Natural Stone Porous Materials Protection Cleaning D.I.Y.

Whether brown, black or grey, slate is the green choice

Despite its grey color, slate is actually very green.

Slate seems to have it all. It’s attractive for one, coming in a number of deep, somber hues. It’s versatile, being able to be used for everything from floors and outdoor areas to roofs. Finally, it’s hardy, being not only physically tough but also acid resistant, making it a top choice for kitchens and other areas liable to be filled with corrosive substances.

But if all this wasn’t enough, slate has one more major benefit – it’s widely recognized as an environmentally friendly stone choice. From beginning to end, slate is an eco-conscious surface material that you don’t have to feel guilty about using.

Try to spot the carbon in the production of slate

As a homeowner, if it’s not surface protection that’s on your mind, it’s probably sustainability. Environmental ideas have more and more become part of the mainstream way of thinking, and many of us – whether in a professional or personal setting – aim to reduce our impact on the planet’s resources by changing our behavior.

If you’re thinking about building a new home, fixing part of an existing property or installing a new feature, slate can fit into this strategy. Part of the reason for this is the way slate is produced.

Like other stones, slate is a finite, naturally produced mineral resource that must be quarried from the earth. However, unlike other kinds of stones, its production is relatively simple. Rather than being processed, once slate is quarried, it is often hand-cut into blocks.

This means the energy input involved in forming the slate that arrives on your doorstep ready to be turned into a new tile floor or roof is comparatively low. There is no whirring machinery using up power or blasting fossil fuels into the atmosphere.

Indeed, according to the Inventory of Carbon and Energy put out by the University of Bath, slate has one of the lowest values of embodied carbon – the carbon released over a building material’s life cycle, from extraction to its arrival at a building site.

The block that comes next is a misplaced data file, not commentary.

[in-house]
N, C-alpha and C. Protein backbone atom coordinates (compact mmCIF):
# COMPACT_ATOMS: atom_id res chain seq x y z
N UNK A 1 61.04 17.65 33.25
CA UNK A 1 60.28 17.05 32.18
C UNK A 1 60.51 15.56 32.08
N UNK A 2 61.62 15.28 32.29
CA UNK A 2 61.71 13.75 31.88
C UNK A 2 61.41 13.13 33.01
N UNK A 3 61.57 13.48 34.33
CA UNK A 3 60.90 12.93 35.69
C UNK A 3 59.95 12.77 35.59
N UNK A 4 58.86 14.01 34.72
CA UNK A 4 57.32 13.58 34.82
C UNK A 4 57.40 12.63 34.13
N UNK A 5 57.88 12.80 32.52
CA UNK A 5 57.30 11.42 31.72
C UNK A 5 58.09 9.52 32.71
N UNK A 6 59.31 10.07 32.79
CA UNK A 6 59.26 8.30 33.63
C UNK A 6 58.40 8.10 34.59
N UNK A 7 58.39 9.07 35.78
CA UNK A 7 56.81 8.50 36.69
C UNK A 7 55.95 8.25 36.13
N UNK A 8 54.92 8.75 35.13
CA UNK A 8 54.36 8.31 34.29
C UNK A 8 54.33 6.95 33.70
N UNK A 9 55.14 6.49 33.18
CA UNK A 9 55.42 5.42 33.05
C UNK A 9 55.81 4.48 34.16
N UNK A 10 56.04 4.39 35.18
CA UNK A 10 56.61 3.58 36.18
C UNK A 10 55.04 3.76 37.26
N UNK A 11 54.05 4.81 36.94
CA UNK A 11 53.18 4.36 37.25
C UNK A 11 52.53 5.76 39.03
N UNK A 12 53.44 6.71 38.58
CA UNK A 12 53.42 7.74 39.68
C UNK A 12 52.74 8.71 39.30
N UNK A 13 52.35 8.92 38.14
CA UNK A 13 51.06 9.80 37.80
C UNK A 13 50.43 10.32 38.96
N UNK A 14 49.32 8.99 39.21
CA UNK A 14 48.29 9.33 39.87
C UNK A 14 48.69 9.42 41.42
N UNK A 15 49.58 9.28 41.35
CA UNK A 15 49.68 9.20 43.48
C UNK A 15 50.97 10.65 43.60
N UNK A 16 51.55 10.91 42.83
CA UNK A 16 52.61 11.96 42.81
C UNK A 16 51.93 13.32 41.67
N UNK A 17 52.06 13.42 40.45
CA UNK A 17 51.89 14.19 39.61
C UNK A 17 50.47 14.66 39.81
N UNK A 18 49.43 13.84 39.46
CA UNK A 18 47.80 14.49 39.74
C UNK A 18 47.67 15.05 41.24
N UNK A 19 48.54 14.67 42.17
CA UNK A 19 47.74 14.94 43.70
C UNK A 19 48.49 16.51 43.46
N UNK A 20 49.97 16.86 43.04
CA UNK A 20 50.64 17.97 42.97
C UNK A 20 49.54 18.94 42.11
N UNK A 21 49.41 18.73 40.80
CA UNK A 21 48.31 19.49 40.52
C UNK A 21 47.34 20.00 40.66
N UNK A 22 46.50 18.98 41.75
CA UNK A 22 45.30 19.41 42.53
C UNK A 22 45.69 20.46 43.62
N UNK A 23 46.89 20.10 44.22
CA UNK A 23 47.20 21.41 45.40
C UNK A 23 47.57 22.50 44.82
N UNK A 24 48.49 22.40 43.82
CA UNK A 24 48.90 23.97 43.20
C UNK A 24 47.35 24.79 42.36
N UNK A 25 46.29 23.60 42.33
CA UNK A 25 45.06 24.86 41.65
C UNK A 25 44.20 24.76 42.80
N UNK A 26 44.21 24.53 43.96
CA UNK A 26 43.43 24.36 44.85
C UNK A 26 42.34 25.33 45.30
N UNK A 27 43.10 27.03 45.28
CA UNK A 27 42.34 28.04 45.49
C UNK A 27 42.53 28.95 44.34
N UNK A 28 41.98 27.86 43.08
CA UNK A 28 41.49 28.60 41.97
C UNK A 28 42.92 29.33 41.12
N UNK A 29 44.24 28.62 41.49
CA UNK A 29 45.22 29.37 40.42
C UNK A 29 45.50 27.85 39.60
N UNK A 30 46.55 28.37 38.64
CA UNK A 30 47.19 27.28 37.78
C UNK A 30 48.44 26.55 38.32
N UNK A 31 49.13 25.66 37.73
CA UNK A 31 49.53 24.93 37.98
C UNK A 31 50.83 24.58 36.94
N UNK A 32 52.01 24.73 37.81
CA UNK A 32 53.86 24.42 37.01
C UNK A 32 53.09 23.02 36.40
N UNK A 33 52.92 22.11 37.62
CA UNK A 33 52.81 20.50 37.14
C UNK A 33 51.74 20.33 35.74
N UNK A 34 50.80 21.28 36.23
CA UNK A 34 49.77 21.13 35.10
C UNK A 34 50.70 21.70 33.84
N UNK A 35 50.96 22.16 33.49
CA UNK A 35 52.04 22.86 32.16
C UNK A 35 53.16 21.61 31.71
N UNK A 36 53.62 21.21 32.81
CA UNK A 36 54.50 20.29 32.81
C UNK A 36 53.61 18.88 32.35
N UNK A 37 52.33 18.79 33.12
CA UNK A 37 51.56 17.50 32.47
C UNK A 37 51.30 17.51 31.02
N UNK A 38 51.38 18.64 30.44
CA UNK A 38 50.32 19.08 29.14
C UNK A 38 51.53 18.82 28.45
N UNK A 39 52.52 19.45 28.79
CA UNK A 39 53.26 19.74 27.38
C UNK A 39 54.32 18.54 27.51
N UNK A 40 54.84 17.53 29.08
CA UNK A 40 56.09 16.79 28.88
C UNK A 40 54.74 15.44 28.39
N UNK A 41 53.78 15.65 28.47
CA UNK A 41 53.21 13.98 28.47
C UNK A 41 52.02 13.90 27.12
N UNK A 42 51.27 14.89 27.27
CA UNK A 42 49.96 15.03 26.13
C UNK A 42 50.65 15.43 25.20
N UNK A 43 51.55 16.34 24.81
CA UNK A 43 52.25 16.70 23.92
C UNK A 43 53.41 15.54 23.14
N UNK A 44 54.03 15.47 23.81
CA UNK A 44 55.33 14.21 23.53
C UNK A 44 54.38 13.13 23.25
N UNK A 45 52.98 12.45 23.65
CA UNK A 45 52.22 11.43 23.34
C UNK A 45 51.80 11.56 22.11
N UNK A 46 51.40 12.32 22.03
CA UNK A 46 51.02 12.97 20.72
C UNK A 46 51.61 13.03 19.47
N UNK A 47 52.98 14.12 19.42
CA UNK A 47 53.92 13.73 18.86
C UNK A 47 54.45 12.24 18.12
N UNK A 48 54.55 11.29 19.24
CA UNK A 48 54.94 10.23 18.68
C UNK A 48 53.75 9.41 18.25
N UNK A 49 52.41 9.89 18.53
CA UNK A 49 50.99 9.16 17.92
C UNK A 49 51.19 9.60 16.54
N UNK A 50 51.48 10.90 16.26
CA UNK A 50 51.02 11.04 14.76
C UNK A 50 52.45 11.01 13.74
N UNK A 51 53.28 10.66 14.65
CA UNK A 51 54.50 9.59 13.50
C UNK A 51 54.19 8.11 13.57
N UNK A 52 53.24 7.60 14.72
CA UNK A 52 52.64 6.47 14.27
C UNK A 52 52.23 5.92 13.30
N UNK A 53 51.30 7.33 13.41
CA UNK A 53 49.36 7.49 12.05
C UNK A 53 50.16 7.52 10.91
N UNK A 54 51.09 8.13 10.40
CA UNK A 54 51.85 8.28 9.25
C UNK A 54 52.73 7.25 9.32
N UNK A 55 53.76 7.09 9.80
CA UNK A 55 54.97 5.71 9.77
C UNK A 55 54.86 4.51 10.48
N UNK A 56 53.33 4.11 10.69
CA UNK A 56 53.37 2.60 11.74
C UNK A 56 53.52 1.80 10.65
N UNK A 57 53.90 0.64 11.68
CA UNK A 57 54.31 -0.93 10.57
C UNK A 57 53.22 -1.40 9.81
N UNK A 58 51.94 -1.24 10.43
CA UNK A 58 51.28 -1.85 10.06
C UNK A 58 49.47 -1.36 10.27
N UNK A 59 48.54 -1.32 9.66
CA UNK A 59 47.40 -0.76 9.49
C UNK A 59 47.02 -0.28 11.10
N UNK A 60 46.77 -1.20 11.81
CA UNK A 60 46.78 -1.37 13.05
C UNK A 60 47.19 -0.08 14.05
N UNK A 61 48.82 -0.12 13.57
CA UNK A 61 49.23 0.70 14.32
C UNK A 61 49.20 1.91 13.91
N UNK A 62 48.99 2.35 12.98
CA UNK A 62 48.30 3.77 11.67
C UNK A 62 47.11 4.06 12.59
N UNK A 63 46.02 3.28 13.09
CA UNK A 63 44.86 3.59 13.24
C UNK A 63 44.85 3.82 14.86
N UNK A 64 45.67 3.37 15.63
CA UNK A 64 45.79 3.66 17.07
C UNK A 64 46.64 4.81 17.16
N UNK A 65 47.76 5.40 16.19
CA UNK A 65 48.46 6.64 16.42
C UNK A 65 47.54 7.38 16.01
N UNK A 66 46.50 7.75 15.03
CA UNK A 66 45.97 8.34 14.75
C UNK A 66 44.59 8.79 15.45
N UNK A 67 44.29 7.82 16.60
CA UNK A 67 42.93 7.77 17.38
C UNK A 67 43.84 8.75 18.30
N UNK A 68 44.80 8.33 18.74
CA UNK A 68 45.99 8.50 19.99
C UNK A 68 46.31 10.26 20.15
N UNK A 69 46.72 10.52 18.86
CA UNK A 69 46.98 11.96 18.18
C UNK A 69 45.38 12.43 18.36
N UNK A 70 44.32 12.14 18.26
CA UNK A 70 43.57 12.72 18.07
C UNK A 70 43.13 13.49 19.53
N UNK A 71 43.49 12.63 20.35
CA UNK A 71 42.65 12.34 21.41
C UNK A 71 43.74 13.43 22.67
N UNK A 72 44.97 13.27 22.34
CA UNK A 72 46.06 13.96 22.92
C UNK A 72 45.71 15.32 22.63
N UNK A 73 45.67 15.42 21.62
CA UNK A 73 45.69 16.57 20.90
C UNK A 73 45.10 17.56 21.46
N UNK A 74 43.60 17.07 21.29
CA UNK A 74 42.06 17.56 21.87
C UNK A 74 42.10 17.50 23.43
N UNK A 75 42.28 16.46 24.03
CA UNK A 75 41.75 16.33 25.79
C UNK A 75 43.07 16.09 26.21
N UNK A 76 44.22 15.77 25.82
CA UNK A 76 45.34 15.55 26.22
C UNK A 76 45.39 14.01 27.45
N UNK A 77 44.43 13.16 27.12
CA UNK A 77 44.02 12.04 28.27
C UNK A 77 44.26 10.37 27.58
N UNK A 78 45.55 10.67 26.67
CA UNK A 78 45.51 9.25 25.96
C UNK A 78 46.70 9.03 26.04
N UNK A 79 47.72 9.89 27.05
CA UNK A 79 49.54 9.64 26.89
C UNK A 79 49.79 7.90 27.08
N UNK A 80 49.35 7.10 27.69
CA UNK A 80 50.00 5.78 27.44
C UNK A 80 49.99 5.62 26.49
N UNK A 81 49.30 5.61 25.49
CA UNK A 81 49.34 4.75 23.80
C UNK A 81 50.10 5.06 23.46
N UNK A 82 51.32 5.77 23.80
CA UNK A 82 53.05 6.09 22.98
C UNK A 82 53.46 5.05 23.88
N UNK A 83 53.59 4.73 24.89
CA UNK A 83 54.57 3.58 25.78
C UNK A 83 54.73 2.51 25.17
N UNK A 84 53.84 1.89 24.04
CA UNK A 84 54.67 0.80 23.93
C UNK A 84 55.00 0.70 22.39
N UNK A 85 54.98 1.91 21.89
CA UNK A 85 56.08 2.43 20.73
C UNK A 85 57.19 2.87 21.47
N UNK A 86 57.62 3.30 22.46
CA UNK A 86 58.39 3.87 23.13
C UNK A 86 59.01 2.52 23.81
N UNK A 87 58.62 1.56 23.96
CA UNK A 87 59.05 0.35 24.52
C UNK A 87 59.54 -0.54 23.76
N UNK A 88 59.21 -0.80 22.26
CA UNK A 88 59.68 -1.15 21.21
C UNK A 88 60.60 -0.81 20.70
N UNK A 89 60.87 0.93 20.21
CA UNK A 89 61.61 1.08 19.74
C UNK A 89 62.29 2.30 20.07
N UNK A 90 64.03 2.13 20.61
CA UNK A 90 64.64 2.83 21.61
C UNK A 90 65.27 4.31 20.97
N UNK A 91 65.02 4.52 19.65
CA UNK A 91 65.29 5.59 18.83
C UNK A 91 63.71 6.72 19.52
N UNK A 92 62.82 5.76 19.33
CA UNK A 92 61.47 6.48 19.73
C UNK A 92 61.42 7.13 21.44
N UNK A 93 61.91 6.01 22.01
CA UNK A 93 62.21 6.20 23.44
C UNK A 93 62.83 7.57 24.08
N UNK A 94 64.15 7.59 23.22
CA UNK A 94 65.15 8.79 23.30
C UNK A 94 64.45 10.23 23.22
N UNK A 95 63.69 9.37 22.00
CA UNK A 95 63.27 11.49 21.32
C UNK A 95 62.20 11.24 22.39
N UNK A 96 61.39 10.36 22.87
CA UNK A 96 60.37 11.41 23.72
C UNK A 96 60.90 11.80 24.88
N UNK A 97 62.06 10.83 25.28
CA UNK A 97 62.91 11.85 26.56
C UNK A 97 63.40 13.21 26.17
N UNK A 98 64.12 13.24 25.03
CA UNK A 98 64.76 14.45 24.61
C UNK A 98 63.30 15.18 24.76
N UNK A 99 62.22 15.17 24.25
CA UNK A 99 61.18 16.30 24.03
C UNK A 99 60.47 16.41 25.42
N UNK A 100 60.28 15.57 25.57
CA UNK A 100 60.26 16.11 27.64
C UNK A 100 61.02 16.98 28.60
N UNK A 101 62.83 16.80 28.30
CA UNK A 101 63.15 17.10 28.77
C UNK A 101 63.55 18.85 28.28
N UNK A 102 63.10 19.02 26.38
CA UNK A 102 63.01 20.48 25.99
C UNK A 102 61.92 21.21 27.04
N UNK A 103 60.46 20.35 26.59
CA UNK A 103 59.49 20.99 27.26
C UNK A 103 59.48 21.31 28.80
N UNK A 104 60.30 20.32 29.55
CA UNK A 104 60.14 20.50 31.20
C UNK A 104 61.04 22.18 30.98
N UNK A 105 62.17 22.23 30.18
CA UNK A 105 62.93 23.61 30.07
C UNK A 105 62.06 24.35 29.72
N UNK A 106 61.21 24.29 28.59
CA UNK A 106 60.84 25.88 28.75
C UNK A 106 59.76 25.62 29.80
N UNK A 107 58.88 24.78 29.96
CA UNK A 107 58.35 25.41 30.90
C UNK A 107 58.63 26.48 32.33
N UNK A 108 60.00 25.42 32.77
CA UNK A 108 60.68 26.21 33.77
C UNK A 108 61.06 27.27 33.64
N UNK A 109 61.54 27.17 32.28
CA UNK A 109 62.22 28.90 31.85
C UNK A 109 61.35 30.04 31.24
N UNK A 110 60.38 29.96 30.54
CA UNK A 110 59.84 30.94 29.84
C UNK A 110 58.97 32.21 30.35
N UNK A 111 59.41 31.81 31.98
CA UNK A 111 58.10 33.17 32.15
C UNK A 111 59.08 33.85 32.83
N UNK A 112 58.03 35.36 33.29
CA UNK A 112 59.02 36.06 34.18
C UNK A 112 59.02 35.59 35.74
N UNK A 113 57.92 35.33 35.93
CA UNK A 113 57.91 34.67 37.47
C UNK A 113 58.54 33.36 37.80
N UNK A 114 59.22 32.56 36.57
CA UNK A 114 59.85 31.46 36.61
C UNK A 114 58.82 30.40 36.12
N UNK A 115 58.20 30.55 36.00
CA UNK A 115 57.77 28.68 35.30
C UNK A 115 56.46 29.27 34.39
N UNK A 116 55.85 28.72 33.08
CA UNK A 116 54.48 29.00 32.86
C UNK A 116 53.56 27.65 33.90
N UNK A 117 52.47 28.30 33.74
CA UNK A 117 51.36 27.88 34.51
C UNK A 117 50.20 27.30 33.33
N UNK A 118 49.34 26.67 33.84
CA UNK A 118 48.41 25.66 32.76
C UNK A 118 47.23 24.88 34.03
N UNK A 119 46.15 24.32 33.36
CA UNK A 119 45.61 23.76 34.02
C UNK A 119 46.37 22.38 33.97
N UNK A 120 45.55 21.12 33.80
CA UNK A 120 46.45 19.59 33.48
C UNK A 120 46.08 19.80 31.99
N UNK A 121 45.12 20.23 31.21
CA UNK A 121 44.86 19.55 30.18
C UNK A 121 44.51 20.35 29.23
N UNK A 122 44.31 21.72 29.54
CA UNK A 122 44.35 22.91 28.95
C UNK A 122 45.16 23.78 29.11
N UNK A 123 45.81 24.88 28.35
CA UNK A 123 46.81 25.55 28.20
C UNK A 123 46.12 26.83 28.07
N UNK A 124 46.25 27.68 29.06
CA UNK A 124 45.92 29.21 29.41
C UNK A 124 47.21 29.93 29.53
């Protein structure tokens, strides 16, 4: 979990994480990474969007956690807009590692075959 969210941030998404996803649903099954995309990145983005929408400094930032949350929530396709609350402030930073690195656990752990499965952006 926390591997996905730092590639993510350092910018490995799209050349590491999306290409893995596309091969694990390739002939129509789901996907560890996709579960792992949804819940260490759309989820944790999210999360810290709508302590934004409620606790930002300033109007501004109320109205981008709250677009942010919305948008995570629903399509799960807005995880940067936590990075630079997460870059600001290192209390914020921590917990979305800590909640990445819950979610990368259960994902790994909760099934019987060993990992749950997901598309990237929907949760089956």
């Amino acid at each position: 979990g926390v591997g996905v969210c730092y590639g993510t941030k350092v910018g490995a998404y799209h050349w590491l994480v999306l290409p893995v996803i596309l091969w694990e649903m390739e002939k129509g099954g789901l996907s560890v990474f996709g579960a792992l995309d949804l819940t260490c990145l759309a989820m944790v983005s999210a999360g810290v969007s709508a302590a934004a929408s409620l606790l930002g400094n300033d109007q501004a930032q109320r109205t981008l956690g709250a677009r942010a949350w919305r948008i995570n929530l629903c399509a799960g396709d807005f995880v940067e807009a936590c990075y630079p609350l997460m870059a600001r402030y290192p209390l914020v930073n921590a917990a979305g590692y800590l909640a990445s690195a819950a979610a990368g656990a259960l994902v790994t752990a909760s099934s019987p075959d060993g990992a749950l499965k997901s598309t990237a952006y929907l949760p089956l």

Ranging from 0.006 to 0.056 kilograms of carbon dioxide, even at its upper scale, slate was well below the 6.15 recorded by a material like stainless steel. It was even well below the values recorded by other stones like marble (0.187).

Slate’s green credentials continue past its production

Of course, it’s not simply the extraction and production of slate that shores up its environmental friendliness. The green benefits of slate continue on throughout the course of its lifetime.

And what a lifetime! Good quality slate is commonly expected to last over 100 years, even as long as 200 years in some estimations. According to figures sourced from the National Roofing Contractors Association, slate roofs can last anywhere between 50 years and a century.

Whether on a roof or inside the home, slate is incredibly durable: According to the National Slate Association, it’s fireproof, and resistant to degradation regardless of what the climate is like. Its density can even help bolster a particular structure’s temperature stability.

All of this means that slate is less likely to have to be replaced. Rather, it may end up surviving as long as the building itself, so less resources are consumed in the long run to keep a property looking good.

Best of all, slate can even be recycled to create new features and structures, further reducing the need for more costly quarrying and consumption of material. So if slate ever ends up outliving the building it’s attached to, make sure to hang on to it.

Sealing slate

While slate’s longevity and other qualities are all well and good, they mean nothing if care isn’t taken to keep the stone protected from stains and damage. You need to seal slate with an impregnating, breathable sealer that will keep water and other substances out.

For all of your slate protection needs, use Dry-Treat’s META CRÈME™. Not only will it keep your slate safe, its ultra low VOC emissions mean you’re doubling up on your commitment to environmental protection.

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